The day that Michelle Obama became a podcaster was the day that a girl in Kansas became insecure. “I can’t do a podcast. I’m no Michelle Obama.”
There are more than 850,000 podcasts. Only a few household names have started podcasts. But apparently, unless we want nobody to listen to our podcast, then we need to become Michelle Obama. We don’t. If we do need to become Michelle Obama, then where are all the “Becoming Michelle Obama So That More People Will Listen To Your Podcast” Udemy courses?
In California, we have 47,600 plumbers. There must be a few household name plumbers who get the job done quicker and better than all the other plumbers.
Plumbers become plumbers because they like tinkering. They like fixing people’s problems. They get satisfaction out of doing the work that nobody else wants to do. (Do plumbers face the resistance? “I can’t be a plumber. There’s too many plumbers. And I have to compete with the Michelle Obama of plumbing? Mom and Dad were right. I should go back to art school.”)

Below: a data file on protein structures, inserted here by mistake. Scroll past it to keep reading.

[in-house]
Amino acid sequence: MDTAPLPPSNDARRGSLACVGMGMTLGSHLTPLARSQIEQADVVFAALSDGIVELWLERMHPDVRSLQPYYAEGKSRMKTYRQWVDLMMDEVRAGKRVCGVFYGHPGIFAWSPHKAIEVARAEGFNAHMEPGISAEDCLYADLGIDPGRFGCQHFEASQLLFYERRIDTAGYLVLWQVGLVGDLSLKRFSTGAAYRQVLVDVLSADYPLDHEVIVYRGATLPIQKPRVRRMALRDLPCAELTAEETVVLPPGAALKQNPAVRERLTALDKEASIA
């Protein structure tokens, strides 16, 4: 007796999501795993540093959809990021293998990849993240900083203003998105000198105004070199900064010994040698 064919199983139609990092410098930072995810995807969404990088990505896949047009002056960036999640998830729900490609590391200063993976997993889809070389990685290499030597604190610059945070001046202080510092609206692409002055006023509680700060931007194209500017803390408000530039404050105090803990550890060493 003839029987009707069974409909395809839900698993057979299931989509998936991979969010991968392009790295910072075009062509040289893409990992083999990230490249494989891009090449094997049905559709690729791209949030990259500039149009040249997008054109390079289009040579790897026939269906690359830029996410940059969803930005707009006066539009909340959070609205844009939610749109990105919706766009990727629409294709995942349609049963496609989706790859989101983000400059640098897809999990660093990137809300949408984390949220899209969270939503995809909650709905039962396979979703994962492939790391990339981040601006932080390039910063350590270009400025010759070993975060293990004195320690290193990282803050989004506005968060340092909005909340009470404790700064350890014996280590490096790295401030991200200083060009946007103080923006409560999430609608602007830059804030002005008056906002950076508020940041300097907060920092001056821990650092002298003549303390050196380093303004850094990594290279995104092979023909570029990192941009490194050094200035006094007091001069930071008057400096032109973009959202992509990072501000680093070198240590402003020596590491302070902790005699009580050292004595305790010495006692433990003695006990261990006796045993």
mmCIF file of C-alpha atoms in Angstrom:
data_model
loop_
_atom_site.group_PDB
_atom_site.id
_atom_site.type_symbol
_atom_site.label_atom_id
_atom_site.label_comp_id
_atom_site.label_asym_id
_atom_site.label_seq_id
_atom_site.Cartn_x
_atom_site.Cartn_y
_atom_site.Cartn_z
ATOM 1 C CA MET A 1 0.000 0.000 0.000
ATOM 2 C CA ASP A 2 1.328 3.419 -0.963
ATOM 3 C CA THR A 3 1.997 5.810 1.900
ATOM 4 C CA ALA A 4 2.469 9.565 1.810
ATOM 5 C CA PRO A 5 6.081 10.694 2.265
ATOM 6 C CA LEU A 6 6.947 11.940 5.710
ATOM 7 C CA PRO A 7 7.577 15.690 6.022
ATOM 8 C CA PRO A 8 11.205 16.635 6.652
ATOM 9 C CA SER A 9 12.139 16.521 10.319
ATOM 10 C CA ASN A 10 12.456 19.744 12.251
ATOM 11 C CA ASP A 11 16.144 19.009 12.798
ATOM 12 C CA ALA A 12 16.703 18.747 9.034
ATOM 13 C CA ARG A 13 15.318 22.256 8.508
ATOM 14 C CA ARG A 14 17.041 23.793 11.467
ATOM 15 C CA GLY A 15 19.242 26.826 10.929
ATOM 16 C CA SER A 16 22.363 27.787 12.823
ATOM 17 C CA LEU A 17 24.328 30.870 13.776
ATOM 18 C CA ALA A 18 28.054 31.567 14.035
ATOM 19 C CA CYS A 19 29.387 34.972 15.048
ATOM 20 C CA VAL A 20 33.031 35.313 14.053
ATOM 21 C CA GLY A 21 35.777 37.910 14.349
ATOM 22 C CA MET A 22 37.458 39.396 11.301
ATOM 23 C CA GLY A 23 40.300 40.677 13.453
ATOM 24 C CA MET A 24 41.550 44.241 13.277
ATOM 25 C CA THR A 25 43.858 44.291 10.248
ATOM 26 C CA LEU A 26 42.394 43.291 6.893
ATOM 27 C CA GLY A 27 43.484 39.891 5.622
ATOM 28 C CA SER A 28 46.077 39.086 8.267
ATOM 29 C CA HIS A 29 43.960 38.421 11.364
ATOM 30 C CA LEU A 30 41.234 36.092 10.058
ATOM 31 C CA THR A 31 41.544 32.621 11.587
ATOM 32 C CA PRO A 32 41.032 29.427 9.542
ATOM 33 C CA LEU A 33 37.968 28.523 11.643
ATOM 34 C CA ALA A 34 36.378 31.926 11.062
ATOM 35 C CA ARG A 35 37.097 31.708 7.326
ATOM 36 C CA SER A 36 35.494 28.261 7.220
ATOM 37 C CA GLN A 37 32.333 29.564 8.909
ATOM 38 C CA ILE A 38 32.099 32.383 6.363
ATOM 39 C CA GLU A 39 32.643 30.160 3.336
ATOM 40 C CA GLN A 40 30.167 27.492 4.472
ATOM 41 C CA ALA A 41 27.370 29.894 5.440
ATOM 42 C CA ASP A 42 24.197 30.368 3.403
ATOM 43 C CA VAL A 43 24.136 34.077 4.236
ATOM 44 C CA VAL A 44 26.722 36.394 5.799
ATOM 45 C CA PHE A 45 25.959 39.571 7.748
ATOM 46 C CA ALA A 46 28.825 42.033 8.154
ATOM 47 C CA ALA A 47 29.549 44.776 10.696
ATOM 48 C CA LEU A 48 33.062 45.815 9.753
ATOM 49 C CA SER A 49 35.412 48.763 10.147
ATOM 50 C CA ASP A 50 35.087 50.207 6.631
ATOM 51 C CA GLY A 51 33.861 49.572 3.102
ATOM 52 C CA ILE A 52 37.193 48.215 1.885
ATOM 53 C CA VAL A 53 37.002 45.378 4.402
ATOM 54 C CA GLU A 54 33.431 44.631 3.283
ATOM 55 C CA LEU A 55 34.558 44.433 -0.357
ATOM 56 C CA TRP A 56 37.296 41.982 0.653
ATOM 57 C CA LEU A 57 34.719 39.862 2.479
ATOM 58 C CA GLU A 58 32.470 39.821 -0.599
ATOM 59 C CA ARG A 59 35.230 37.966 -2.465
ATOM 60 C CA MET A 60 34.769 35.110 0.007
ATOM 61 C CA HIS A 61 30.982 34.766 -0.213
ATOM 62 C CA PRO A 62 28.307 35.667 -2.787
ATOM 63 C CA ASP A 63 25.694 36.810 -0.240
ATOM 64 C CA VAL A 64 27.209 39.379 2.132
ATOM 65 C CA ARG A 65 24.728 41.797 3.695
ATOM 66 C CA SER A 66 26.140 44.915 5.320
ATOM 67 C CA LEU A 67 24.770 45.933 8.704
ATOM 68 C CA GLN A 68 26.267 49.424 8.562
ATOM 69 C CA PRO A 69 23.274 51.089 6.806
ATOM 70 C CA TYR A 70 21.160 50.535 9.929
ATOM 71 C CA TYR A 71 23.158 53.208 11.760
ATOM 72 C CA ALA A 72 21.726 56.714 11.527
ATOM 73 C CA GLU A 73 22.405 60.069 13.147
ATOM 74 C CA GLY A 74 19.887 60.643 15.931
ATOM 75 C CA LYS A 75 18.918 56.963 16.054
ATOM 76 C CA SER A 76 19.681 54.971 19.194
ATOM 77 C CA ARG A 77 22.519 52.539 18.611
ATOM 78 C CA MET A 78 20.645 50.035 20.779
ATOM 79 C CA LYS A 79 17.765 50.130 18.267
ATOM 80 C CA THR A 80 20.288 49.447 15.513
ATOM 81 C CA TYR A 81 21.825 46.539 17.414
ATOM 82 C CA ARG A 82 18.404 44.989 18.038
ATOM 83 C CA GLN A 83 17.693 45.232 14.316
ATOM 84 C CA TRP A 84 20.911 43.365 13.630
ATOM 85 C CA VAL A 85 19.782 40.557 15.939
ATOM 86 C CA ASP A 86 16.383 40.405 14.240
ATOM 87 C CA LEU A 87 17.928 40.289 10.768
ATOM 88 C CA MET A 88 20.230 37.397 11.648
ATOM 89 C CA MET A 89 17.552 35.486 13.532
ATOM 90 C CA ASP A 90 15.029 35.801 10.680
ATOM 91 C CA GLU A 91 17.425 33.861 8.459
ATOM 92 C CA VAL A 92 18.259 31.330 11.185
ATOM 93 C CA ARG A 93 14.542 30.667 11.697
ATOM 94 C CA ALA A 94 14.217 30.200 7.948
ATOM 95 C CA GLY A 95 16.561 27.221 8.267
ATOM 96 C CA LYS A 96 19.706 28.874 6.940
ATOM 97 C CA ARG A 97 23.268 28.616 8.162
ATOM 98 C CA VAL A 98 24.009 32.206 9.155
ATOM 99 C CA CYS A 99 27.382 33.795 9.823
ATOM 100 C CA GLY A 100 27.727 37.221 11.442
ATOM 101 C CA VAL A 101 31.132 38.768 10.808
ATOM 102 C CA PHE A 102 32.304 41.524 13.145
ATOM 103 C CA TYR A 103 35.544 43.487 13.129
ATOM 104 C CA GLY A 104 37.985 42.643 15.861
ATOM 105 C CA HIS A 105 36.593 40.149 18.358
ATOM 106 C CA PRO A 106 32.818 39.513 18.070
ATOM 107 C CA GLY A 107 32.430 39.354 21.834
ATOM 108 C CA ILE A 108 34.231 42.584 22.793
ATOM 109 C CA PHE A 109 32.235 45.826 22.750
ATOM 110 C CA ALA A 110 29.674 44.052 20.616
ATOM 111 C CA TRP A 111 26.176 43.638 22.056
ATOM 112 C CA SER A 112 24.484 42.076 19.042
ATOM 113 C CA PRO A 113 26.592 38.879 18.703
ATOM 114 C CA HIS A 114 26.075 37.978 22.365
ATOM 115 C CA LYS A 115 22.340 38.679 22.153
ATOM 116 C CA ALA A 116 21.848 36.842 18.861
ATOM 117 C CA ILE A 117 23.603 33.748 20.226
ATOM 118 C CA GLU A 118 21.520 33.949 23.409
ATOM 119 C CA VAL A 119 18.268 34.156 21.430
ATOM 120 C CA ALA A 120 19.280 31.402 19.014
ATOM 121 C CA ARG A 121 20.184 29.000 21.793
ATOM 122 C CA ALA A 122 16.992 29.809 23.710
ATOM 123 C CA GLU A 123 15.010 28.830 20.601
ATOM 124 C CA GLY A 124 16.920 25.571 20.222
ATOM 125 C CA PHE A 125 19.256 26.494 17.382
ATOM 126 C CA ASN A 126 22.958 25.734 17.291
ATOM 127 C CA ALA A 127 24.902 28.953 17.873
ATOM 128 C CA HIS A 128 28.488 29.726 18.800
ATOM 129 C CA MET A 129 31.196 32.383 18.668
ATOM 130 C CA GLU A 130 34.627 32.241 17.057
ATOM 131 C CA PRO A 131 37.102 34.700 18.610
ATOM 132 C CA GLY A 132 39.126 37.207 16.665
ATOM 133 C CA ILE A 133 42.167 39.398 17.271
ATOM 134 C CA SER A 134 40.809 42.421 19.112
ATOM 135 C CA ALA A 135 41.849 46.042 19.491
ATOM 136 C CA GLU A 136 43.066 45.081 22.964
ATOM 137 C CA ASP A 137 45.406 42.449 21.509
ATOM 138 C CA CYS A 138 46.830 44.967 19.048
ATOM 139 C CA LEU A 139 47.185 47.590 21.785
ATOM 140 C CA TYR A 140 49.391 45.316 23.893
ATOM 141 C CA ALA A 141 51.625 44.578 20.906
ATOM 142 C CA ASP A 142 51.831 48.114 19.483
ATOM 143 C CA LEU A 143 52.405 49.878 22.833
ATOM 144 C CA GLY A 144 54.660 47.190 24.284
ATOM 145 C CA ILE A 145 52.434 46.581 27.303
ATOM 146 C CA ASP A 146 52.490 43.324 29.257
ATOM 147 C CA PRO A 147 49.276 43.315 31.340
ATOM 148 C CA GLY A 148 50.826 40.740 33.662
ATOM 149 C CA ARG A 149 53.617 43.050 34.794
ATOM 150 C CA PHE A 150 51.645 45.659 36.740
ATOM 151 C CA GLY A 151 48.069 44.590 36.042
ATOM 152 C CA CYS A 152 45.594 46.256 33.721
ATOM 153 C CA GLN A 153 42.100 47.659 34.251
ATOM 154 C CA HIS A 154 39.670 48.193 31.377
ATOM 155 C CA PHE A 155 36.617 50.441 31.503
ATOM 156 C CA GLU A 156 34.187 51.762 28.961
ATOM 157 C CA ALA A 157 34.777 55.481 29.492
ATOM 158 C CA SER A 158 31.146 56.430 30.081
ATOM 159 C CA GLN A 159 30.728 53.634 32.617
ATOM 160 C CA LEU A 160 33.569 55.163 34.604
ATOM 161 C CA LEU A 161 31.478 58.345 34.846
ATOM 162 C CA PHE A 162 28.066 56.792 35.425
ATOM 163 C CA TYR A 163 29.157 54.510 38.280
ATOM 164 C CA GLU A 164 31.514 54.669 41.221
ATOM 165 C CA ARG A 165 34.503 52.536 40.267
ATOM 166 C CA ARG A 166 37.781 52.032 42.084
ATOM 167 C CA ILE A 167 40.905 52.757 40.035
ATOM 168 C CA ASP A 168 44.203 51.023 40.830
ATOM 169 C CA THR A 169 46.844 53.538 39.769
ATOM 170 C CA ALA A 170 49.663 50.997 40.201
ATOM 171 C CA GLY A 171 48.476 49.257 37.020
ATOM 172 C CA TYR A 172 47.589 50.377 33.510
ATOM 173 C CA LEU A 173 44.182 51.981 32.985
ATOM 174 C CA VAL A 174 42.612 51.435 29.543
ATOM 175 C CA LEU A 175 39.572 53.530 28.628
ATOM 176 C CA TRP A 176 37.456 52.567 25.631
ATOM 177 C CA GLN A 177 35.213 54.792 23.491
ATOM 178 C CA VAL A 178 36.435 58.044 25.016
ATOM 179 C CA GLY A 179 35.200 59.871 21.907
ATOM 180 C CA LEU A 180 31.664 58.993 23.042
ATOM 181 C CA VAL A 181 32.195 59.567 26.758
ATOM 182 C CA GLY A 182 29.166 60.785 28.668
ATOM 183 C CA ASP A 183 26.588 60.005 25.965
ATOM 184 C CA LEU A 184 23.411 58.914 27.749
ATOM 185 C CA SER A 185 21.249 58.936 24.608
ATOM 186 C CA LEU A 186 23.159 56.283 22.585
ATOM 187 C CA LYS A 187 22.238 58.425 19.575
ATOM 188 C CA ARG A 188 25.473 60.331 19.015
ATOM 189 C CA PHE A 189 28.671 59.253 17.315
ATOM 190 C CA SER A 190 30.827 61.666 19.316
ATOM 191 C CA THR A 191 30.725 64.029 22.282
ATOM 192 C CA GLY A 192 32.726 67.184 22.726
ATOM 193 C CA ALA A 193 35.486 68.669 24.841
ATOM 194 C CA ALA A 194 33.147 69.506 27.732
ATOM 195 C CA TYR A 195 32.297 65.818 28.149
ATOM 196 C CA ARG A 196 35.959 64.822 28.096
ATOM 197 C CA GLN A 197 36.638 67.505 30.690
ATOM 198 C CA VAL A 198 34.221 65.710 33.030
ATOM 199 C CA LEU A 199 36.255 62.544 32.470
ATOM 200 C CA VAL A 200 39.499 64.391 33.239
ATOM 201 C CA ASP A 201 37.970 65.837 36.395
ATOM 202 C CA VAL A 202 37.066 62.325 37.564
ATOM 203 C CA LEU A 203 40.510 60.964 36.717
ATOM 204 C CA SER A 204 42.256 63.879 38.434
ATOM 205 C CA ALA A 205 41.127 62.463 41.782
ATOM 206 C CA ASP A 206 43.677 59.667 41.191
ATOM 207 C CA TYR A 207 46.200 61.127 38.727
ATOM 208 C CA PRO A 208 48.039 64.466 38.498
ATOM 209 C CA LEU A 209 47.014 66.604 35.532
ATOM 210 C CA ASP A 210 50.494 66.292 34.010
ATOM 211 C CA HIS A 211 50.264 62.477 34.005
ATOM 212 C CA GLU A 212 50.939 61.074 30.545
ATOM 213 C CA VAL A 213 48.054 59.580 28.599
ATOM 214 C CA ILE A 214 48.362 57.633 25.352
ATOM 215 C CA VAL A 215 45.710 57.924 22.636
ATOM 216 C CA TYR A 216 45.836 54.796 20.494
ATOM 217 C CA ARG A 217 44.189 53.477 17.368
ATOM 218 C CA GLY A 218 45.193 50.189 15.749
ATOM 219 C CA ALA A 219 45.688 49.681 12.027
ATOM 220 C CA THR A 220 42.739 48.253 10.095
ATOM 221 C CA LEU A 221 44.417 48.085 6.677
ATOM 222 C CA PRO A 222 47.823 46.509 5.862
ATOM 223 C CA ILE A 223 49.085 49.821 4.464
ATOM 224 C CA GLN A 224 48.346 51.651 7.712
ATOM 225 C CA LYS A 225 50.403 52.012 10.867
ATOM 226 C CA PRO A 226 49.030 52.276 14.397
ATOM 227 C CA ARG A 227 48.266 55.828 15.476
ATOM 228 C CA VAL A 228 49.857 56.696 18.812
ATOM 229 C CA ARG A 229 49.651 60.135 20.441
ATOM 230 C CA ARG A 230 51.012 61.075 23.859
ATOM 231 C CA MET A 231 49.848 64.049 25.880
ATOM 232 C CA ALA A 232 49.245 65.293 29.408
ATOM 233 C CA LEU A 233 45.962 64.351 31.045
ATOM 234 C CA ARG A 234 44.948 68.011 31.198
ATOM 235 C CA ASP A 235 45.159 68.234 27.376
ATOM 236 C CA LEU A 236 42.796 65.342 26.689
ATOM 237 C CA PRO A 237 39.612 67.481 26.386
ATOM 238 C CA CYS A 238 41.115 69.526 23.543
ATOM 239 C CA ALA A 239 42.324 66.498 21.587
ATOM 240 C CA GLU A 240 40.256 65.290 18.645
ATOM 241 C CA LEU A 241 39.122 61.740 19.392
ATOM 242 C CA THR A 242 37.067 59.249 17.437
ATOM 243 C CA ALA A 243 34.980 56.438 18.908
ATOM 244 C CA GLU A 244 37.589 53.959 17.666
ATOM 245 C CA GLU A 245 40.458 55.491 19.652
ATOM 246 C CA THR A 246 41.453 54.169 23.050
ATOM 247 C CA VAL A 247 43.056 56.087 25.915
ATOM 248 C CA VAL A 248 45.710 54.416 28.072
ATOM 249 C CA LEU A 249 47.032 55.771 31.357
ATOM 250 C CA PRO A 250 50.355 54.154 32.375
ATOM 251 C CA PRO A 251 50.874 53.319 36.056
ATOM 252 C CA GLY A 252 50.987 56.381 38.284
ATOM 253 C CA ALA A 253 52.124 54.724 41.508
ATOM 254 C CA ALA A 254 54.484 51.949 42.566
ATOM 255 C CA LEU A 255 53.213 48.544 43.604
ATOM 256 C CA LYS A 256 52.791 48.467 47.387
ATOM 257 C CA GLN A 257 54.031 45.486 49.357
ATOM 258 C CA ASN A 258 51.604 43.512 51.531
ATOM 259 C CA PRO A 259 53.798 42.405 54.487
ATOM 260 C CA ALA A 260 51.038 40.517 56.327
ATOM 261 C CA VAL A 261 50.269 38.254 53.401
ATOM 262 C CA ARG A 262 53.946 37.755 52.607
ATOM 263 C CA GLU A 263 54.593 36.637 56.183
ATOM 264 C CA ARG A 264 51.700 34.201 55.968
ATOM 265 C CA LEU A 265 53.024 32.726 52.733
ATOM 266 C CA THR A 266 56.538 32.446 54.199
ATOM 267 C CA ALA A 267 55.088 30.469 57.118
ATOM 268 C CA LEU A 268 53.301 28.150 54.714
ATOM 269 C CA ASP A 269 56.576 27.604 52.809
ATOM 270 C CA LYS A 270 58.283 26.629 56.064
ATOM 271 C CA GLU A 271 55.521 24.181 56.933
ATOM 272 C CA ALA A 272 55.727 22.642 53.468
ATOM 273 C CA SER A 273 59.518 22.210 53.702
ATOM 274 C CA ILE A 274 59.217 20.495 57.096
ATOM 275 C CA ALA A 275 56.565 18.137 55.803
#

Podcasters start podcasts because they get joy out of having conversations. Podcasters see the value in giving other people a space to share their messages. And by sharing the podcast, they change the culture. They might even change the course of someone’s life.
Being a professional doesn’t necessarily mean remodeling your identity. Being a professional means showing up despite all the Michelle Obamas of your craft.
Perhaps that girl in Kansas thought, “It’s always guys starting podcasts. But Michelle Obama started a podcast. So if she can do it…”